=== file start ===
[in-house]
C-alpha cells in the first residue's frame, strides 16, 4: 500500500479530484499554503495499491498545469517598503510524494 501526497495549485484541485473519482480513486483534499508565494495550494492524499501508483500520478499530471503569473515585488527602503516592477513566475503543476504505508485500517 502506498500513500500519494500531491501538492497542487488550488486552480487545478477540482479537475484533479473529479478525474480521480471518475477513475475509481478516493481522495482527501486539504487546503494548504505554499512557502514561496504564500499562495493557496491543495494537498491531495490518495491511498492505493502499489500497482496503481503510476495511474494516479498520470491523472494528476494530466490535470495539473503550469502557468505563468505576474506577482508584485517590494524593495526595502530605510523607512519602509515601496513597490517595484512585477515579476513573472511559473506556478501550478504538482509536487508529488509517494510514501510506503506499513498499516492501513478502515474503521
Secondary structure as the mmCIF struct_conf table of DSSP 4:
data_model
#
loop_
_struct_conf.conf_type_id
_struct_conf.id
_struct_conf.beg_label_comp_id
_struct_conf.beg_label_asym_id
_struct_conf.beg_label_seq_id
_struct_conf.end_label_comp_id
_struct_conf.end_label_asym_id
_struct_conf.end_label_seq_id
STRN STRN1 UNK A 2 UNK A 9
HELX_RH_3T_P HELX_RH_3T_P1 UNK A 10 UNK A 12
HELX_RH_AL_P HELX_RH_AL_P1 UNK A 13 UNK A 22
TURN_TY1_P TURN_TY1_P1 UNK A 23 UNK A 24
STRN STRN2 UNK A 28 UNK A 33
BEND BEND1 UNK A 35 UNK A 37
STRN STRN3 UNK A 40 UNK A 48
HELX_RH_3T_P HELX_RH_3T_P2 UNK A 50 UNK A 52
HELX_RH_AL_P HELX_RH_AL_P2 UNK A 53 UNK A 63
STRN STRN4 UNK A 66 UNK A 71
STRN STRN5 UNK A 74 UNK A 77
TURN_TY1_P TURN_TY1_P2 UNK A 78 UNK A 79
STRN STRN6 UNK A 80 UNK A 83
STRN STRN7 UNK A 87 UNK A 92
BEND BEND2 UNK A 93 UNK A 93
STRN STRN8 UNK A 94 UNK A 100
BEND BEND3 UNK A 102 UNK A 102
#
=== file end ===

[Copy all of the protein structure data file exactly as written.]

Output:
[in-house]
C-alpha cells in the first residue's frame, strides 16, 4: 500500500479530484499554503495499491498545469517598503510524494 501526497495549485484541485473519482480513486483534499508565494495550494492524499501508483500520478499530471503569473515585488527602503516592477513566475503543476504505508485500517 502506498500513500500519494500531491501538492497542487488550488486552480487545478477540482479537475484533479473529479478525474480521480471518475477513475475509481478516493481522495482527501486539504487546503494548504505554499512557502514561496504564500499562495493557496491543495494537498491531495490518495491511498492505493502499489500497482496503481503510476495511474494516479498520470491523472494528476494530466490535470495539473503550469502557468505563468505576474506577482508584485517590494524593495526595502530605510523607512519602509515601496513597490517595484512585477515579476513573472511559473506556478501550478504538482509536487508529488509517494510514501510506503506499513498499516492501513478502515474503521
Secondary structure as the mmCIF struct_conf table of DSSP 4:
data_model
#
loop_
_struct_conf.conf_type_id
_struct_conf.id
_struct_conf.beg_label_comp_id
_struct_conf.beg_label_asym_id
_struct_conf.beg_label_seq_id
_struct_conf.end_label_comp_id
_struct_conf.end_label_asym_id
_struct_conf.end_label_seq_id
STRN STRN1 UNK A 2 UNK A 9
HELX_RH_3T_P HELX_RH_3T_P1 UNK A 10 UNK A 12
HELX_RH_AL_P HELX_RH_AL_P1 UNK A 13 UNK A 22
TURN_TY1_P TURN_TY1_P1 UNK A 23 UNK A 24
STRN STRN2 UNK A 28 UNK A 33
BEND BEND1 UNK A 35 UNK A 37
STRN STRN3 UNK A 40 UNK A 48
HELX_RH_3T_P HELX_RH_3T_P2 UNK A 50 UNK A 52
HELX_RH_AL_P HELX_RH_AL_P2 UNK A 53 UNK A 63
STRN STRN4 UNK A 66 UNK A 71
STRN STRN5 UNK A 74 UNK A 77
TURN_TY1_P TURN_TY1_P2 UNK A 78 UNK A 79
STRN STRN6 UNK A 80 UNK A 83
STRN STRN7 UNK A 87 UNK A 92
BEND BEND2 UNK A 93 UNK A 93
STRN STRN8 UNK A 94 UNK A 100
BEND BEND3 UNK A 102 UNK A 102
#